Monovision contact lenses are used to correct for distance and near vision. This type of contact fitting works like a bifocal, but one eye wears a contact lens for distance and the other eye for near. It can take time and patience to adapt to this type of vision correction.
Movovision means "one vision" and is used for contact lenses that help if you need bifocals. While the term monovision means one vision and bifocal means two, monovision is used to correct one eye with vision in the distance and the other eye for up close. Your dominant eye is usually the distance lens because it is the stronger eye and helps with adjusting to monovision, according to allaboutvision.com.
If you are wearing monovision contacts and close your reading lens eye and try to see up close with your distance lens, things will look blurry. The same is true if you close your distance-corrected eye and try to look in the distance with your eye that has the reading prescription contact: Things will also look blurry.
Vision takes place in the brain, and your brain processes information from both eyes together, so you can eventually adjust to looking through monovision lenses together for both corrections.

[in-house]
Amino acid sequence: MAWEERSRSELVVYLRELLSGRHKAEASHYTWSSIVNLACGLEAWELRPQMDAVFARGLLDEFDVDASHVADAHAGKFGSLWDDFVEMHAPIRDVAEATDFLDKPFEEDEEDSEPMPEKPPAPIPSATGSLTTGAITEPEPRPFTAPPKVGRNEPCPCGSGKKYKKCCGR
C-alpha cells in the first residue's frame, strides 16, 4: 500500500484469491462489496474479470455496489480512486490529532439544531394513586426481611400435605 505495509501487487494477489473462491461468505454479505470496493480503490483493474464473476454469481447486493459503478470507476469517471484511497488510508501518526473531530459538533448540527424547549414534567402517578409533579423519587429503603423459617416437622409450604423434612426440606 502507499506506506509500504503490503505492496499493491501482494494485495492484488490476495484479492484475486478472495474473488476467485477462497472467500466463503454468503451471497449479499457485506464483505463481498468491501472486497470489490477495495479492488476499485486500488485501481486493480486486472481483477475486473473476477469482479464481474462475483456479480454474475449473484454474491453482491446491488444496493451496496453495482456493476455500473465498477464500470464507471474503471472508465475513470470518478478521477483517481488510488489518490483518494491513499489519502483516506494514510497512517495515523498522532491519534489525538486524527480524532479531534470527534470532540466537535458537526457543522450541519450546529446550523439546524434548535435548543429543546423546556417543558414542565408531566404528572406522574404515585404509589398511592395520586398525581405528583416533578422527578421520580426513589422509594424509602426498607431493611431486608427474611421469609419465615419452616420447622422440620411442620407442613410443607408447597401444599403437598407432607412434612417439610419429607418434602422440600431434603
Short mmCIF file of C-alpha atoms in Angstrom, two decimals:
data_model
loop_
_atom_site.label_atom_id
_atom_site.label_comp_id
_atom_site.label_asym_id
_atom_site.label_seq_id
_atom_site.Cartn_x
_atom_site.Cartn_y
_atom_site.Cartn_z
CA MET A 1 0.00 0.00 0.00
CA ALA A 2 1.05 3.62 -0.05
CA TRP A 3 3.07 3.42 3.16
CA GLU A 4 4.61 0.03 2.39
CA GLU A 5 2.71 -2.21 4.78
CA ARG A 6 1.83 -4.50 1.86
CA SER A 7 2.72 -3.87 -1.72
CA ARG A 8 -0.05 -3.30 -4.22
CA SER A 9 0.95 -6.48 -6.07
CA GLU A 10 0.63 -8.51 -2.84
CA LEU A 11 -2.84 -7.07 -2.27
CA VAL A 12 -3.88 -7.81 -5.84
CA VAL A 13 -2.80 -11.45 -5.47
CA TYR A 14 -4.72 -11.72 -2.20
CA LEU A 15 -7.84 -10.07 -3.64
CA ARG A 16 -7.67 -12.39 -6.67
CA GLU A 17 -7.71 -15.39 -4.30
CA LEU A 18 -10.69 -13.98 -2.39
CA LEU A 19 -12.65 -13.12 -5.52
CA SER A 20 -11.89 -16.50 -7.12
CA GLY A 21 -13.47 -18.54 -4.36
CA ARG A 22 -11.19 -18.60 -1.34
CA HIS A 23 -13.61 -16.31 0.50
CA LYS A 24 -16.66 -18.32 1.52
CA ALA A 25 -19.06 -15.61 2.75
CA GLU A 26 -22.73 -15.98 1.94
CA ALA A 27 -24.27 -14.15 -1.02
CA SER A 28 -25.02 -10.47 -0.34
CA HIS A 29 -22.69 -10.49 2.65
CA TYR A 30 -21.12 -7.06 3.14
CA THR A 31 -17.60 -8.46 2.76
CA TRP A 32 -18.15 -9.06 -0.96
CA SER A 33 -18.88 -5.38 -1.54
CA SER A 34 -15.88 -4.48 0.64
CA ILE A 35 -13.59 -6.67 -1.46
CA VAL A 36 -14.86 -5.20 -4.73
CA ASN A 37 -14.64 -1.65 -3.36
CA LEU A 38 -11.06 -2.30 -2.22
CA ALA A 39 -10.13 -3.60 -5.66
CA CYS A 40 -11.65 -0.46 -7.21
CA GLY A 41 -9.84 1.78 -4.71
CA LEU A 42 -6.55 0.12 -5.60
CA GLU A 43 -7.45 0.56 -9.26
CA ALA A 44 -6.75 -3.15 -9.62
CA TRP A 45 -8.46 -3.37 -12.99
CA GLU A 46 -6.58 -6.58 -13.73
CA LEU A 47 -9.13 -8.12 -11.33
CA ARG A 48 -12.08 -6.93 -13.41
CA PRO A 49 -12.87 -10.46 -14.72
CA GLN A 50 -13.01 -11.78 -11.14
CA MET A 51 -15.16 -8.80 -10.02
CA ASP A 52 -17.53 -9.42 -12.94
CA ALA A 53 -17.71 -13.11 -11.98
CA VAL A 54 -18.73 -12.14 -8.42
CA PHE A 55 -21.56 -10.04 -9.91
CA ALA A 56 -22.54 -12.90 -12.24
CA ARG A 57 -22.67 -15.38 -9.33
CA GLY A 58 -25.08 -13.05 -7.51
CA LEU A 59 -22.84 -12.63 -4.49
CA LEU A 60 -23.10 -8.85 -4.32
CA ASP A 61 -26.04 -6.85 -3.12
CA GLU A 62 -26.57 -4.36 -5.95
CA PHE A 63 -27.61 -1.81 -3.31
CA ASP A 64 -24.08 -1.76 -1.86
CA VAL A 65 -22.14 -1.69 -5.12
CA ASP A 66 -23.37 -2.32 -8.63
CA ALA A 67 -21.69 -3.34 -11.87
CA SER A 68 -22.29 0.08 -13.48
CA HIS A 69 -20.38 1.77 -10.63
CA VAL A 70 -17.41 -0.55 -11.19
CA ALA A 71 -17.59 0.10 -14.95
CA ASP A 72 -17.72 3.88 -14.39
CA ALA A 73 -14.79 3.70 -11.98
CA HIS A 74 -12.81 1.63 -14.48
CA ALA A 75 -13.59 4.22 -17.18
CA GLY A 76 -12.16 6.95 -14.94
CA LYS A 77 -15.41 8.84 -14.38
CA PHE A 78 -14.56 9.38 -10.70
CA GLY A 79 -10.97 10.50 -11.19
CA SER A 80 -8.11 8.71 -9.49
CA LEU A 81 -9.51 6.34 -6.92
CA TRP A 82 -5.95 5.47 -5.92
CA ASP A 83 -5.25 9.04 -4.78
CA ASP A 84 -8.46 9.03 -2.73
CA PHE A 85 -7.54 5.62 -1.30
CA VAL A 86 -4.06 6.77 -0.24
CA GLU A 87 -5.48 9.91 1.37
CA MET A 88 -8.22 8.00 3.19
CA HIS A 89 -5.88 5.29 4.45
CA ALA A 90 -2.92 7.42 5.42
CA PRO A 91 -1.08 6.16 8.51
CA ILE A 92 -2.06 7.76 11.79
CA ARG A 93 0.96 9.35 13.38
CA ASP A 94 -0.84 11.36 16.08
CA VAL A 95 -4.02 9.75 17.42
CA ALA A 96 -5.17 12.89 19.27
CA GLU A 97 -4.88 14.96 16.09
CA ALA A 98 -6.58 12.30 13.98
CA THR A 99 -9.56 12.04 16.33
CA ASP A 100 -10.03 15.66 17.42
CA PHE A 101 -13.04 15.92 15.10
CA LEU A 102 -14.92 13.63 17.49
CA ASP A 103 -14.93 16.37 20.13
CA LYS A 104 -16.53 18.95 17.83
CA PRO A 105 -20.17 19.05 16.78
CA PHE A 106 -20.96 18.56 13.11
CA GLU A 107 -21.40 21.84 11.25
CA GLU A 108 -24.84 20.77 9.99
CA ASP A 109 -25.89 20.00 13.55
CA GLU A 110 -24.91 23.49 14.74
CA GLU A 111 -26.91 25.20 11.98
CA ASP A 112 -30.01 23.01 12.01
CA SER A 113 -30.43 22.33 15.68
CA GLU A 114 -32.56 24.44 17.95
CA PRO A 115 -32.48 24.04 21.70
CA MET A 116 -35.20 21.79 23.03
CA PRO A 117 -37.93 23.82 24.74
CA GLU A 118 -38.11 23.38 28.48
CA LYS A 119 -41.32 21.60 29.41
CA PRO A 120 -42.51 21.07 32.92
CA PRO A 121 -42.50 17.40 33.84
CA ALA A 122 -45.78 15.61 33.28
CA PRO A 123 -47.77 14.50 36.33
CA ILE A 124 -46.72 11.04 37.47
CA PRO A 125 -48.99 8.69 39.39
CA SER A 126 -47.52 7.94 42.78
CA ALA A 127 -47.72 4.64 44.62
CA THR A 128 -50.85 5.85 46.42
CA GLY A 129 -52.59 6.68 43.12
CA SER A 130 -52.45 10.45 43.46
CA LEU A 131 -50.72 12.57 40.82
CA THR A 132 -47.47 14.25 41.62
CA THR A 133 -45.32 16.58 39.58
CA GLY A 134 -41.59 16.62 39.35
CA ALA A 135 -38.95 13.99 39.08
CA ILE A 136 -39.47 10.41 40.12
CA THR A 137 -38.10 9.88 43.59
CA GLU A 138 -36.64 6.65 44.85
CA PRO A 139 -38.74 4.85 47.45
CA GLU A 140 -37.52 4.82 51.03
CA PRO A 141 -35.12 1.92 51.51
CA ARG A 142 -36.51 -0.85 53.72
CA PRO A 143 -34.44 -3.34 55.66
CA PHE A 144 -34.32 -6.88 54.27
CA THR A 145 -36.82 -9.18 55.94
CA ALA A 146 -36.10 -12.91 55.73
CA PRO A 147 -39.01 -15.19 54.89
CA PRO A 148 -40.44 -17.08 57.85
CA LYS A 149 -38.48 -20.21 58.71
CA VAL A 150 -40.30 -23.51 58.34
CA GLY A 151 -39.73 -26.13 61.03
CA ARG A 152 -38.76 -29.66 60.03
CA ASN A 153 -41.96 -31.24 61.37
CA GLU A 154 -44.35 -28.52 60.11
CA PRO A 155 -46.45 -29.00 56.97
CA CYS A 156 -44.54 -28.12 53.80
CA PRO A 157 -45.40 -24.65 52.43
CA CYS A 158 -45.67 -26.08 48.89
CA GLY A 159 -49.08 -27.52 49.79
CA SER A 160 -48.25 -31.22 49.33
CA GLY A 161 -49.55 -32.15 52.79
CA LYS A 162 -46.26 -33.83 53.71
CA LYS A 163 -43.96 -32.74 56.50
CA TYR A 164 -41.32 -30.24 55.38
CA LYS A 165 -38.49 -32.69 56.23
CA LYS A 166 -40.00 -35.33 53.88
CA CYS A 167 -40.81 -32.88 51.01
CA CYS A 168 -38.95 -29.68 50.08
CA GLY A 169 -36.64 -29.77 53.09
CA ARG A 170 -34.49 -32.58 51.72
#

The most difficult part of getting used to monovision contact lenses is the adjustment to the loss of depth perception, which is how you perceive things in three dimensions and how far away things seem to be. The sensation of loss of some depth perception can be uncomfortable, especially at first.
The best way to get used to monovision contact lenses is to wear them as much as possible, but within the time schedule given by your eye doctor. Many factors affect how contact lenses are worn: Your type of contact lens, prescription and the health of your eye determines how many hours a day you start out wearing your lenses.
Most eye doctors have you start wearing your lenses for three or four hours a day, adding an hour every day until you build up to your full wearing time, which can be 12 to 14 hours a day or even several days or weeks, depending on the lenses.
To get used to your lenses, follow your wearing schedule as prescribed. Overwearing your lenses at first can cause swelling and other problems and make getting used to monovision more difficult.
Another way to get used to monovision is to recognize and appreciate the limitations of this type of contact lens correction. Because there is a slight difference in depth perception, if you can appreciate the compromise of a slightly different kind of vision while attempting to try monovision, you may be able to adapt to the lenses better.
All contact lenses wearers go through an adaption period and it can take several weeks to get used to a new prescription or type of vision correction. Monovision is one of the most challenging types of adaption for bifocal contact corrections but is a very economical way to wear bifocal contacts if you can get used to them.